school, -while traveling. f -Mrs. C.
SJHaney of Ftp rid a fonnd the pa
per, and as a result donated 2800
to a land to build the school.-
. Ther school, is under the super
vision of the Southern Presbyter
ian : Church. - Many of its pupils
walk from two to ten miles a day
to attend.-'- .
PROPOSAL
BY 19,123
Figures Reprint Nearly All of MultnomaK,
All but TWd Counties Report ; Negative
Vote Expected to Pile Higher; Tax Limi
tation Amendment Also Disapproved; De-a
feat Looms for Multnomah Measures
. PORTLAND, Or., June 29. (AP) A proposed state in
come tax faced an adverse majority on; returns tabulated,
early today, from yesterday's special state election. Figures 1
from 1007 precincts out of 1847 in the state, with MultnomahT
county nearly complete, and with figures from all but two
remote counties included were: For income tax, 28,687 rJ
against tax, 47,798, maponty
Further returns from rural districts were expected to
reduce the majority against the income tax measure, as many
of the counties showed majorities in favor of the tax here,
reported only part of their precincts.
Other measures voted on showed the following totals :
To repeal obsolete section of state constitution denying
suffrage to negroes: Yes, 45,167; no, 29,031. :
To authorize increase Portland school faxes, yes, 30,938;
no, 39,377.
Amendment to criminal pleading law, yes, 39,856: no,
26,240.
To increase legislators' pay from 3 to ?10, yes, 18,382;
no, 54,188.,
To amend registration law, yes, 37,708; no, 32,242.
To prohibit salary increases during- term of office, yes,'
30,638; no, 41,696.
Portland city county consolidation, yes, 30,543; no, 37,016.
To authorize financing veterans' memorial, yes, 16,115;
no, 45,083.
To raise state basic tax levy to $3,500,000, yes, 12,551;
no, 56,340. - ,v ? ,
To give state tax commission supervision over county .
assessments, yes, 20,495; no, 48,252.
To close Nestucca bay to commercial fishhigrTes, 37,890 ;
no, 30,781. -
PORTLAND, Ore., June 28. (AP) Returns at midnight
from 732 precincts out of 1847 irrthe state, gave for the pro
posed state income tax : Yes, 20,280 ; no, 32,895.
The figures on other measures were:
Negro suffrage, yes, 25,361; no, 14,174. ' j
School tax, yes, 16,670; no, 19,156. . ? ,
Criminal amendment yes, 23,104; jk, 13,195.
Legislators pay, yes, 10,487; no, 27,963.
Registration, yes, 20,295 ; no, 16,997. .
Salary measure, yes, 17,088 ; no, 19,558. V'
Veterans' memorial, yes, 9499; no, 27,696. ' ,
Tax limitation, yes, 8819; no-,. 37,616. " "
Assessment (blue blank) bill, yes, 11,559 ; no, 24,712.
Nestucca closing, yes, 19,964; no, 16,610.
'--'"" . 1 '". . O PORTLAND, June 28 (AP)
INCOME-TAX HIT
BY MARION VOTE
NESTCCCA CLOSING CARRIES
IN COUNTY, 2638-1780
Only Four Measures Meet Approv
al of Taxpayers in This
Section
Complete returns from 33 pre
cincts In Marlon county at 2
o'clock this morning indicated
that the income tax measure which
was enacted at the last session of
the legislature and referred to the
people, failed to meet the approv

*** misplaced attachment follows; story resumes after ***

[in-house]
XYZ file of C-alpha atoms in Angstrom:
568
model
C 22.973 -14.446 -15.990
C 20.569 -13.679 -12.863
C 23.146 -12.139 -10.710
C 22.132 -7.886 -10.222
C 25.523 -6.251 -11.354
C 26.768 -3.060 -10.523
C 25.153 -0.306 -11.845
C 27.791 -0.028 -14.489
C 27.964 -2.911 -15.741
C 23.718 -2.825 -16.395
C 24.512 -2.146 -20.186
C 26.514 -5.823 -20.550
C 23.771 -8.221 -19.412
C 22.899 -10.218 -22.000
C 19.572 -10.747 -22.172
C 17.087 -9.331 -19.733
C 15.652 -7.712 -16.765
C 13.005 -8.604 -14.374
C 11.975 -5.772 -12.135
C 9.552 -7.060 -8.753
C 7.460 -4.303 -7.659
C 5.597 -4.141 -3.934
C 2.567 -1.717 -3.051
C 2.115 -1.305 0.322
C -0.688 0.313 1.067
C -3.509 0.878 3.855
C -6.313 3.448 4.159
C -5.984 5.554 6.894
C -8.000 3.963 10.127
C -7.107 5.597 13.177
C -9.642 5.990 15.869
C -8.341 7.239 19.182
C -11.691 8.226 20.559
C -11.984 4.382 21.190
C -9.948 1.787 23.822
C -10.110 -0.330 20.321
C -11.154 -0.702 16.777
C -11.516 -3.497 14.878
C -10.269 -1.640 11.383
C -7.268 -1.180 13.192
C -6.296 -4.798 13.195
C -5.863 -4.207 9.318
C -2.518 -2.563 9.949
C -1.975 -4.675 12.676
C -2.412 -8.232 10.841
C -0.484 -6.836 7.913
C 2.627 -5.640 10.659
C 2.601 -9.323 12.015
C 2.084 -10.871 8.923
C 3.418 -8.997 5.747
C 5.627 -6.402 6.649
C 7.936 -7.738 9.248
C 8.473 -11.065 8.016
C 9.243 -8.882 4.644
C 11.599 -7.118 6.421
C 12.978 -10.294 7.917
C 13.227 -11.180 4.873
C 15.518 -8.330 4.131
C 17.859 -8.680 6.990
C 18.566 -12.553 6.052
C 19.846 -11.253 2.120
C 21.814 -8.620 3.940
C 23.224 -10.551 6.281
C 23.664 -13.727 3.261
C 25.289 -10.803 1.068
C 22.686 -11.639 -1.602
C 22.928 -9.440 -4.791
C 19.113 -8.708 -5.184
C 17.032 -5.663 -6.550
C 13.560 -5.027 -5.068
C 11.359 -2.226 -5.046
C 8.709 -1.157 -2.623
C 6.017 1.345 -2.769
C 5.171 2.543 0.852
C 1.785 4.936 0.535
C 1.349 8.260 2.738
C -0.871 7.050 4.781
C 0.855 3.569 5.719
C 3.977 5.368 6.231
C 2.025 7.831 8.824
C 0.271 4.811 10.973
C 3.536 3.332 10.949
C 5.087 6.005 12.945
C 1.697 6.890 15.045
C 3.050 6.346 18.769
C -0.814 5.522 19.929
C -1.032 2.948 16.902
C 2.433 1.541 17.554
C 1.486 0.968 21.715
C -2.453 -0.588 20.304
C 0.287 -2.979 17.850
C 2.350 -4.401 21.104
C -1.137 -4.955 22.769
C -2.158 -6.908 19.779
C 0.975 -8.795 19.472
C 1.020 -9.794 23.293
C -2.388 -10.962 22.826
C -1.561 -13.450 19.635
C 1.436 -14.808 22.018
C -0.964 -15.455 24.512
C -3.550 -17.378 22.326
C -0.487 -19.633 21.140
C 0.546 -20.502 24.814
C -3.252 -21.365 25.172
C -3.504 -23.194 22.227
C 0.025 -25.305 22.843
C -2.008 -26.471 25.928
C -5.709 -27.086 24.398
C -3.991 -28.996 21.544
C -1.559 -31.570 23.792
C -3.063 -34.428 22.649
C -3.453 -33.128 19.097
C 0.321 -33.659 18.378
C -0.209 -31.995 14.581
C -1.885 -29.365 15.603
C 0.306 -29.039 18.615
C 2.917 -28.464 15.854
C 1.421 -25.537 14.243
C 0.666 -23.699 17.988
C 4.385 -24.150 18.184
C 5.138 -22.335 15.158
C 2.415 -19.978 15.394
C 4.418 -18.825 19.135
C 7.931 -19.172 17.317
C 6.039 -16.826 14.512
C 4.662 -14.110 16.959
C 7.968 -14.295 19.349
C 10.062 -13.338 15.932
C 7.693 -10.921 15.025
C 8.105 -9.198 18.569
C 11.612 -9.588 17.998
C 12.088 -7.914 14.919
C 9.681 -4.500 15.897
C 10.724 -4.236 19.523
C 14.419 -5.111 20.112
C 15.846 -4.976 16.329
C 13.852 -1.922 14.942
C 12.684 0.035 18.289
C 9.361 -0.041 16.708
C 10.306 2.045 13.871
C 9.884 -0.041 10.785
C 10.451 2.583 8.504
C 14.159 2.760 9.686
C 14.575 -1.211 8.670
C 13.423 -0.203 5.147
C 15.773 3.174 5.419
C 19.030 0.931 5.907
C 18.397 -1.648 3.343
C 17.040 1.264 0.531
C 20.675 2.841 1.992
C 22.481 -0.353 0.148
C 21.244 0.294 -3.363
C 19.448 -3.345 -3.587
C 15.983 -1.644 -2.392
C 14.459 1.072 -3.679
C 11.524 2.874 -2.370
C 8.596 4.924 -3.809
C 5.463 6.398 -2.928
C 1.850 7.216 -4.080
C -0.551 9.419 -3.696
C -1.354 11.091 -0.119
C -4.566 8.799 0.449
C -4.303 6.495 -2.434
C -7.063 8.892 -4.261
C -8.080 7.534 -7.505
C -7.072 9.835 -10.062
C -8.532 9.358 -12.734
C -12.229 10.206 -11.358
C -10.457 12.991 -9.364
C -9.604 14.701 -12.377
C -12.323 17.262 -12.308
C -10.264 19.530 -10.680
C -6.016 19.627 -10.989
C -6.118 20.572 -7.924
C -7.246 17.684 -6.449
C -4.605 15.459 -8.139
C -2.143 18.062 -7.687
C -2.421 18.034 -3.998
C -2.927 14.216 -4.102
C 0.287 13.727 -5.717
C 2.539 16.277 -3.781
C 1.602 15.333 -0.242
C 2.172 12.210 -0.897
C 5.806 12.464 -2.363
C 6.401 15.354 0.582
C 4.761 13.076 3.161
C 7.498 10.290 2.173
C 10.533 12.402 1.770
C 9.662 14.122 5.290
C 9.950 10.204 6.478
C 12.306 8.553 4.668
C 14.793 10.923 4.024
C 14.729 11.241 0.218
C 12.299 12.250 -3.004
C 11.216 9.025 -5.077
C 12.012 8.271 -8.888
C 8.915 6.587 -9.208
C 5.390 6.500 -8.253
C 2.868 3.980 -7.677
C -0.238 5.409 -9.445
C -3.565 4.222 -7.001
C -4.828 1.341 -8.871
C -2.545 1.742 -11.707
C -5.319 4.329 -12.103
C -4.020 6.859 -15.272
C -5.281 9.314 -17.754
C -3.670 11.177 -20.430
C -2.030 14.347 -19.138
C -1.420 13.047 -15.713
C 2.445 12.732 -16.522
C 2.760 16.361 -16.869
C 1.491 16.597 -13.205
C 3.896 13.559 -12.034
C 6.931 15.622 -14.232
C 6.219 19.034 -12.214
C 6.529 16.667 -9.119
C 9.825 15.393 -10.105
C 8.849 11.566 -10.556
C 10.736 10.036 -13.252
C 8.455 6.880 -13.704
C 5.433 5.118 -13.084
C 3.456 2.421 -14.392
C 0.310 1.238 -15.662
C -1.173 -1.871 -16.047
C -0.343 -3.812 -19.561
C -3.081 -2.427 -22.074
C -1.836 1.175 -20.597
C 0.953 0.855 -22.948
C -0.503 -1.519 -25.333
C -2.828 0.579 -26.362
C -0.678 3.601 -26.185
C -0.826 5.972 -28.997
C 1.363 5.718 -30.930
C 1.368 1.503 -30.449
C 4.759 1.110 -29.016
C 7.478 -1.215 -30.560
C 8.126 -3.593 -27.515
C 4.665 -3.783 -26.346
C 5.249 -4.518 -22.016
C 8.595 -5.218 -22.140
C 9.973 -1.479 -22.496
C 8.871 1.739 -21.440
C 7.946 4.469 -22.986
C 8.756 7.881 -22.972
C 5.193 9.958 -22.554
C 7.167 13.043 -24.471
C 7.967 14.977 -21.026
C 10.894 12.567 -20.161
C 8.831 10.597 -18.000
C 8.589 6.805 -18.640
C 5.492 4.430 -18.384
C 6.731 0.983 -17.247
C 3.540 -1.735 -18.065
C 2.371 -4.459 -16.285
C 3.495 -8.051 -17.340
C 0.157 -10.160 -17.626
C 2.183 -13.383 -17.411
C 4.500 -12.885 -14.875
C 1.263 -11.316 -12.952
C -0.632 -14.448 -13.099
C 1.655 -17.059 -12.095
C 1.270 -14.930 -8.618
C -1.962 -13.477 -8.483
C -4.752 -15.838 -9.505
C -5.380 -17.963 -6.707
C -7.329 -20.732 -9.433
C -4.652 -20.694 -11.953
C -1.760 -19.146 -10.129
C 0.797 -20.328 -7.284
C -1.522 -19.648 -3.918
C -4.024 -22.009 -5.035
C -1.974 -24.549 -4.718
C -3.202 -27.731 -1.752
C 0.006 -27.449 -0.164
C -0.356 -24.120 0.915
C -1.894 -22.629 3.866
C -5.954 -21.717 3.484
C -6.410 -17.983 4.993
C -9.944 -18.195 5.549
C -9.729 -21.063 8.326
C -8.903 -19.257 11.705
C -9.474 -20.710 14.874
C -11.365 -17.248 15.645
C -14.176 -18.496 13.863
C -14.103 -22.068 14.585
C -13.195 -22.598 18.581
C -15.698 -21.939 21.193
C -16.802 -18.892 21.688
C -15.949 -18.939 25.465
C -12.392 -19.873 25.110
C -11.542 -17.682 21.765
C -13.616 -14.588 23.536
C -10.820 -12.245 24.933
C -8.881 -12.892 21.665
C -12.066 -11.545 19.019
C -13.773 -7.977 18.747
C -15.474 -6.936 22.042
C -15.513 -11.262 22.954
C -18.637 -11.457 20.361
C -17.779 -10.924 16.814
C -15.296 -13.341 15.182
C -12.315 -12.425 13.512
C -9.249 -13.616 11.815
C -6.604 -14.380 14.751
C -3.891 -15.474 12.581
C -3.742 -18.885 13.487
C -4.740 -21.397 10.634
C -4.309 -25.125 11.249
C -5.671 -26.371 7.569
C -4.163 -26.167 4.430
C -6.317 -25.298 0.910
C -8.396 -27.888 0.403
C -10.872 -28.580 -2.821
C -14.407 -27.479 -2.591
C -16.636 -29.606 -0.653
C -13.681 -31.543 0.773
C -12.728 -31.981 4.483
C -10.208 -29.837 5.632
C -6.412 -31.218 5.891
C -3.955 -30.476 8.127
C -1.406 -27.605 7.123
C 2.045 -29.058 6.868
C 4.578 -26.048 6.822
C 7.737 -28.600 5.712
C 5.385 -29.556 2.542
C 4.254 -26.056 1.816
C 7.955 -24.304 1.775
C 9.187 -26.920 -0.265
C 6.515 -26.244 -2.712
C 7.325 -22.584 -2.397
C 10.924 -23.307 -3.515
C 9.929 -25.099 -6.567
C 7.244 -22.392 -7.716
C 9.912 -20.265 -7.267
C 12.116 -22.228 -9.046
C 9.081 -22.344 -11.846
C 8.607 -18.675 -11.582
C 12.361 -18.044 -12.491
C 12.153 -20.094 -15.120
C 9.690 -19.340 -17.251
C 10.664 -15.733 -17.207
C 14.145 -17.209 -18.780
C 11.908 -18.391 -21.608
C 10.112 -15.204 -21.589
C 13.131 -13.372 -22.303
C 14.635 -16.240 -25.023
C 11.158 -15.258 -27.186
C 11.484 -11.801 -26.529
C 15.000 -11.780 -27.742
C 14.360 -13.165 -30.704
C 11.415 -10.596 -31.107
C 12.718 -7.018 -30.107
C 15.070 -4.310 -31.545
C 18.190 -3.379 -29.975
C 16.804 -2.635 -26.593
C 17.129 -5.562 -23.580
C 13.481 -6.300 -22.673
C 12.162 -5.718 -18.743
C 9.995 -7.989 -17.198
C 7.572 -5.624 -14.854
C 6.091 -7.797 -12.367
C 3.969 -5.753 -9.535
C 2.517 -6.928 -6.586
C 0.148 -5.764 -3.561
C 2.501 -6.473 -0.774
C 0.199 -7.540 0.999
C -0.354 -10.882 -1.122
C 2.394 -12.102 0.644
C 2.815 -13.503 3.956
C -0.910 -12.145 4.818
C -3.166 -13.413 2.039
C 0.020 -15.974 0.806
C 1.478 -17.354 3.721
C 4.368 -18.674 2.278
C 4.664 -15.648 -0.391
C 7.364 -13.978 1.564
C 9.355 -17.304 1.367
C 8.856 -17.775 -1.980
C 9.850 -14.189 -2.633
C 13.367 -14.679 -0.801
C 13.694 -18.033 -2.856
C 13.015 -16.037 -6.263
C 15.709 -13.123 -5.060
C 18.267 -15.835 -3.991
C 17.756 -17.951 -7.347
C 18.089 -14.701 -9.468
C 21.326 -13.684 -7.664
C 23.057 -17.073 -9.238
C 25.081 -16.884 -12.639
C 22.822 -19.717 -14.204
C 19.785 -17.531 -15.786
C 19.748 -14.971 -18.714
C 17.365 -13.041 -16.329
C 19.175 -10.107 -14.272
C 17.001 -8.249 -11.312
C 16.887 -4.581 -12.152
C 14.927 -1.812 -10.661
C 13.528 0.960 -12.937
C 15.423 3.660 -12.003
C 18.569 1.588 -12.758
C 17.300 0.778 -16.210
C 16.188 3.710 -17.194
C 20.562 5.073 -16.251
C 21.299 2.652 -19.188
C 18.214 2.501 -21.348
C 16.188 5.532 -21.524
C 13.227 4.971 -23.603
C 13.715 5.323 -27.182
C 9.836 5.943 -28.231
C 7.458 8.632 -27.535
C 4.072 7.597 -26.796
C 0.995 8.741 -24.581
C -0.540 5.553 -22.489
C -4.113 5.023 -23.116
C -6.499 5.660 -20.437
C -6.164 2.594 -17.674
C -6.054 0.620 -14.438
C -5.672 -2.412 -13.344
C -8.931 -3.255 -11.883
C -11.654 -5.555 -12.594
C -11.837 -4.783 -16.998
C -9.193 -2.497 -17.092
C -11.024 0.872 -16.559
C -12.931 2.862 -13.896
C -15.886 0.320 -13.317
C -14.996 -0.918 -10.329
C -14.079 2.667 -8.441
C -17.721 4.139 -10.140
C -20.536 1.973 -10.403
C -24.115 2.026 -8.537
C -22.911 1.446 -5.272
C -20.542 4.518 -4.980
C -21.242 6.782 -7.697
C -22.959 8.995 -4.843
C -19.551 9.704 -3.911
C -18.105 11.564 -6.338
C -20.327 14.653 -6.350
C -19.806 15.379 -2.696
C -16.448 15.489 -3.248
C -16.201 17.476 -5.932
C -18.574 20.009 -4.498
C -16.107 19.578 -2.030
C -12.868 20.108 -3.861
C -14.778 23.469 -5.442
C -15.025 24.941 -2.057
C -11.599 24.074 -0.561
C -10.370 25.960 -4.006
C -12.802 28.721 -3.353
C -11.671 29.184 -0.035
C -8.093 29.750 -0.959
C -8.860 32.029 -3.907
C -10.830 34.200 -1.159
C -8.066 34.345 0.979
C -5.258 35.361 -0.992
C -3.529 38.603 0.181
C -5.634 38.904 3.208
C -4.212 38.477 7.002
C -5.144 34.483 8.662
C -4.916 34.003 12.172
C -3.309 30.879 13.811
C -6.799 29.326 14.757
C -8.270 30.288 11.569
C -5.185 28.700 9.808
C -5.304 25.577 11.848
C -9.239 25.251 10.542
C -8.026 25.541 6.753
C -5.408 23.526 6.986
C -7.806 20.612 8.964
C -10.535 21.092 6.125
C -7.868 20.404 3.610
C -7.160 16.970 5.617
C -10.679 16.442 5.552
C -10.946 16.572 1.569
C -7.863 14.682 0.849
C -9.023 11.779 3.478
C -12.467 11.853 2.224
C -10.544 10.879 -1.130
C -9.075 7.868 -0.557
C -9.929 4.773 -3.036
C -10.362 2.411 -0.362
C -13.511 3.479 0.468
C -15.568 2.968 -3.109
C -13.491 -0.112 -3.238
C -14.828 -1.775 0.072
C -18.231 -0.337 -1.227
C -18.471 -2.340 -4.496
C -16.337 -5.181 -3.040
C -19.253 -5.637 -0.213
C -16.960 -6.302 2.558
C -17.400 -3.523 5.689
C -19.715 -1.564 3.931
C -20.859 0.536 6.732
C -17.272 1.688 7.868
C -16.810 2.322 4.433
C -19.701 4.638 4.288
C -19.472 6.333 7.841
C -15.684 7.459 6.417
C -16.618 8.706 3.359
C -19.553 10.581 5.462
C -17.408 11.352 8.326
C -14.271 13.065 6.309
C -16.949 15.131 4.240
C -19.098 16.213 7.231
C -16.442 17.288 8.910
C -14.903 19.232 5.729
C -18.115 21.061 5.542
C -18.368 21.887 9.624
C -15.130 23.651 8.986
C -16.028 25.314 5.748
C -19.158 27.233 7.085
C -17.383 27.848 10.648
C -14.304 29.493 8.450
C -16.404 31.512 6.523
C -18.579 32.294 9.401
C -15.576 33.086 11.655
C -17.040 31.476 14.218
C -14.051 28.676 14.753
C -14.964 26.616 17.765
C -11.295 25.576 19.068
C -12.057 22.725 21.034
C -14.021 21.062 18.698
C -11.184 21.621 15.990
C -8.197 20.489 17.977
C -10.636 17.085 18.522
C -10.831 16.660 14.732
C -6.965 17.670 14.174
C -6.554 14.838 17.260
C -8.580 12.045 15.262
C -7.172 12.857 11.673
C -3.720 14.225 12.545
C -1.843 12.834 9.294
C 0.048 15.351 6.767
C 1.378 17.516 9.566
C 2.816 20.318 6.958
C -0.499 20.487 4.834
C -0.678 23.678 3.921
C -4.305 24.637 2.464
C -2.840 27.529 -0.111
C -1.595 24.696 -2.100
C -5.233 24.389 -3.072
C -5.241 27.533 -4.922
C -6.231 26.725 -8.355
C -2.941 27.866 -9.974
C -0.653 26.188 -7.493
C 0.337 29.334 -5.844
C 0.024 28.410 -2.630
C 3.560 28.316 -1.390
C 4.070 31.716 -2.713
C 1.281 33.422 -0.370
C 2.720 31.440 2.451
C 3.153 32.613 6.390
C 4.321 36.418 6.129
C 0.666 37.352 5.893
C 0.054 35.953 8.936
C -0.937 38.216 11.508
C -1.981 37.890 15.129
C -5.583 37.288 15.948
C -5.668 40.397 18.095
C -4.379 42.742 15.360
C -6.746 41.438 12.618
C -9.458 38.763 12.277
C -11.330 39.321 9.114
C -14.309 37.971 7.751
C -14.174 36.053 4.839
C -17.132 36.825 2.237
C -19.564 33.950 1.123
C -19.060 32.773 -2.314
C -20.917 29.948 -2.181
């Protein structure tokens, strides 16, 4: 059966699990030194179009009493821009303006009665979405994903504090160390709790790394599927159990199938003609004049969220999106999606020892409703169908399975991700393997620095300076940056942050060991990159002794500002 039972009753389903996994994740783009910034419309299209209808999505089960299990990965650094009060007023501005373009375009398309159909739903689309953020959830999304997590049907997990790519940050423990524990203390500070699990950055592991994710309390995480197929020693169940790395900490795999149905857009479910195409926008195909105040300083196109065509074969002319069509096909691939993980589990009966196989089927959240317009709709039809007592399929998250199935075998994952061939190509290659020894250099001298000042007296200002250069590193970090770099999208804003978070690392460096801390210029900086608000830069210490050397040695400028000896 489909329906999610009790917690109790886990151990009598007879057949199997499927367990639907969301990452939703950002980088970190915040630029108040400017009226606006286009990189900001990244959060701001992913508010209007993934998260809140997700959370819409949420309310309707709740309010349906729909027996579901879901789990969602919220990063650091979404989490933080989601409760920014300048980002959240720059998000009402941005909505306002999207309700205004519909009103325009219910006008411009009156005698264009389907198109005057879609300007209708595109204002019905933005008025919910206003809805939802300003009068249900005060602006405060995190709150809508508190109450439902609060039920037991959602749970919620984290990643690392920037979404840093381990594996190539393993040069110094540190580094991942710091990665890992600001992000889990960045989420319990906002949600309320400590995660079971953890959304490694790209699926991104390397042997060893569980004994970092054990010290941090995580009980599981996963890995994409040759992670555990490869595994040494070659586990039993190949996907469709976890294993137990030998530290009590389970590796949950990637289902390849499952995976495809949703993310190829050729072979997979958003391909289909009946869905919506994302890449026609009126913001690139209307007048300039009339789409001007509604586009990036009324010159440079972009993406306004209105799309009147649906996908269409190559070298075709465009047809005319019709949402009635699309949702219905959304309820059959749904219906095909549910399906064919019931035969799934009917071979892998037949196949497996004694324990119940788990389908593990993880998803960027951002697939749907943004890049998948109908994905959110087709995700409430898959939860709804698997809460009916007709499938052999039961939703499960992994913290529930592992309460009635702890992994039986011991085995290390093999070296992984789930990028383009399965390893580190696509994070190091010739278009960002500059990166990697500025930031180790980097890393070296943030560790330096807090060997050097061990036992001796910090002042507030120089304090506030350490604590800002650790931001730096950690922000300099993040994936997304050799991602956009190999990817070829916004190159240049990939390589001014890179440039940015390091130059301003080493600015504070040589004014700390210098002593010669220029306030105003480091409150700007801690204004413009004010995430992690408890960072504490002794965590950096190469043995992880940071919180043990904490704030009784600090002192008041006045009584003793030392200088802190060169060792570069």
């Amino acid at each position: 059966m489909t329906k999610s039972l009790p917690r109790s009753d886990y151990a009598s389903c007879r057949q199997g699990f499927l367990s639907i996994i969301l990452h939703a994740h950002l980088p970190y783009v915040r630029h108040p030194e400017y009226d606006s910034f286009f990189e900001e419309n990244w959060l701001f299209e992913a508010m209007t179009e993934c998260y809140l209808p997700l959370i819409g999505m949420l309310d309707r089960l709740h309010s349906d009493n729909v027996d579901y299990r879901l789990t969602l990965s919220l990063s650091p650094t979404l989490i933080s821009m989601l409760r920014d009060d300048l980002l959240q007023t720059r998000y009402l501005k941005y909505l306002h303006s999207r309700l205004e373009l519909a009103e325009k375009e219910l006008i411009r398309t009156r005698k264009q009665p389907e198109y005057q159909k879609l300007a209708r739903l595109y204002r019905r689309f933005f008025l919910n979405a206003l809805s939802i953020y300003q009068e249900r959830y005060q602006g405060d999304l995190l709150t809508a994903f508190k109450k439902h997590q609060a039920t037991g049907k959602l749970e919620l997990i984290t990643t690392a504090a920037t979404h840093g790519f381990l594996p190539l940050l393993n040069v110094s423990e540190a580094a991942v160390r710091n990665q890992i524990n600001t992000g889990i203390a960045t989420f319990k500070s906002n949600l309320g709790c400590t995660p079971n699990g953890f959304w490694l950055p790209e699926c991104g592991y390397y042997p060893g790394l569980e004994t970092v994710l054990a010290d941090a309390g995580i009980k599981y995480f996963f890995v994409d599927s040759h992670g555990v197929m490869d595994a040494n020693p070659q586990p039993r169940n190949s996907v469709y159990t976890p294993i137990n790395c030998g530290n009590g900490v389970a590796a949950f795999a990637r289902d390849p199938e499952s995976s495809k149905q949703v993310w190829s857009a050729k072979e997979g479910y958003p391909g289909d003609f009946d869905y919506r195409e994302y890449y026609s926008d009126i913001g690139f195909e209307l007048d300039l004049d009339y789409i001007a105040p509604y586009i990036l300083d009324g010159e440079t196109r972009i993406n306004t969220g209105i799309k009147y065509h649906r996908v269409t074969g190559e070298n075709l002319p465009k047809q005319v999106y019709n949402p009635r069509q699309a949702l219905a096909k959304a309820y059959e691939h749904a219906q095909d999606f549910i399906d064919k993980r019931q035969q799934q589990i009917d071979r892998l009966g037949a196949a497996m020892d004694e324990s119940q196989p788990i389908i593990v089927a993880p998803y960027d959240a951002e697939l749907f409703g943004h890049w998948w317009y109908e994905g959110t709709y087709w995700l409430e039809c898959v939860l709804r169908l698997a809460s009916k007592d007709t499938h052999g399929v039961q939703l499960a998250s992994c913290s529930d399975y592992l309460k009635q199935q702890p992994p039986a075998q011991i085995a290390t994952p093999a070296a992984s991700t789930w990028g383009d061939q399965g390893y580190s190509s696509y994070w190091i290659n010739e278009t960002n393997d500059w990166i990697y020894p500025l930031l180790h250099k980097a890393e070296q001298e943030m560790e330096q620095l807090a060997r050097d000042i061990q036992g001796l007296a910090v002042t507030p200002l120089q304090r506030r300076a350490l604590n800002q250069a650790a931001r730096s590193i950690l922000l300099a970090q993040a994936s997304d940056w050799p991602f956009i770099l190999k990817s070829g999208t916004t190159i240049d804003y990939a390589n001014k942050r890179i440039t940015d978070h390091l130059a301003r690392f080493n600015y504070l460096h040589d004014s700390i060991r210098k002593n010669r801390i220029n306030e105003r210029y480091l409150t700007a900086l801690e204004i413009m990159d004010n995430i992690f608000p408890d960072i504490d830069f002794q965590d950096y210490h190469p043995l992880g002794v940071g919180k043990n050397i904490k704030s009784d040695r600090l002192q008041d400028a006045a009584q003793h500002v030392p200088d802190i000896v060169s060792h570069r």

al of the citizens of this commun
ity, as well as those in other parts
of the' state. .
This measure would levy annu
ally a progressive state Income tax
npon net incomes of persons and
corporations resident and non
resident in the state f from every
source, It would exempt a single
person with a net income of $1,
000; married persons with a net
Income of 32,000, and for each
child or dependent under certain
condition! 1400; corporations, $2,
000 each. The measure provided
for a graduated scale of tax. The
vote in this county' was 1457 in
favor of the tax and 3371 against
it.' r . - -5 .. : ;:-:v-vv ;; .
The state tax limitation amend
ment, which ."would authorize the
state' to levy upon property' in De
cember, 1928 an amount of tax
not exceeding $3,500,000, .plus 6
per "centum thereof, .less the esti
mated" collections of taxes on in
comes in 1929, and "any year
thereafter not to - 'exceed, said
amount with any authorized, in
crease- thereof I previously Vlevledrr
plus per centum thereof; less es
timated collections of income tax
es during the ensuing yearjl the
constitution limitations applying
both to general property and in
come taxes, hut not to millage 'lev-
les authorized by the people, feor to
taxes levied for payment of bonded
Indebtedness, . or interest thereon.
(Cynliauca on yye 4.)
DEFEATED
MAJORITY
against 19,123.
ISi'AfiK--
indicated the, state income tax
rnnning far .behind in the cities,
while rural districts were giving
the measure" substantial 'majori
ties. With 301 precincts reported, ,
including 68 in Portland,' the fig
ures on the income tax were:
Yes, 7393; no, 11,034. "
Another state finance measure,
which would fix the state tax base
at 23,500,000, was . running .be
hind. With 301 precincts report
ed, the vote .stood: Yes, 3541;
no, 11,879. ' v . i-.
' A. measure giving "the statnax
commission supervision dyer coun
ty assessors, stood: Yes, 5030;,
no, 10,930. ; . i
A bill authorizing a veterans
memorial hospital in Portland ap-
(CoDtinuad on Fas 3.)
THOUSANDS HEAR
CHERRIAN RAND
THRONGS GATHER AT WILL-.'
. SON PARK FOR CONCERT
First Open-air Program In 8erk"3
of 18 Draws Music Lov
ers of City
" Three thousand or more people
assembled . In Willson park last
night to hear the first, open air
concert of the season given by-
the' Cherrlan band. " The band
stand was surrounded on all sidf
by hundreds of closely pacfe
eager listeners, although a r
4t
in
the" hundreds of cars whirTne(f
both sides of - State - an urt
streets for-several blofV', ,
A large number carr3. eary
as seven o'clock to KJ'
es. whieh were enlrnequats
for ; the accommo" , "f"
than a amart. r. CeQt- r lhe
tri.'d " '-onsldting of 10
.- The progrf.- nrnm nt,Z , .
numbers, b',.stpa- ..-,.'
i . f i i ;.! r i
UtIUtli Wit'-. . .
Forever
bera w
overture, Joliy Rub-
; (Coptipuf4 ? pip 9.)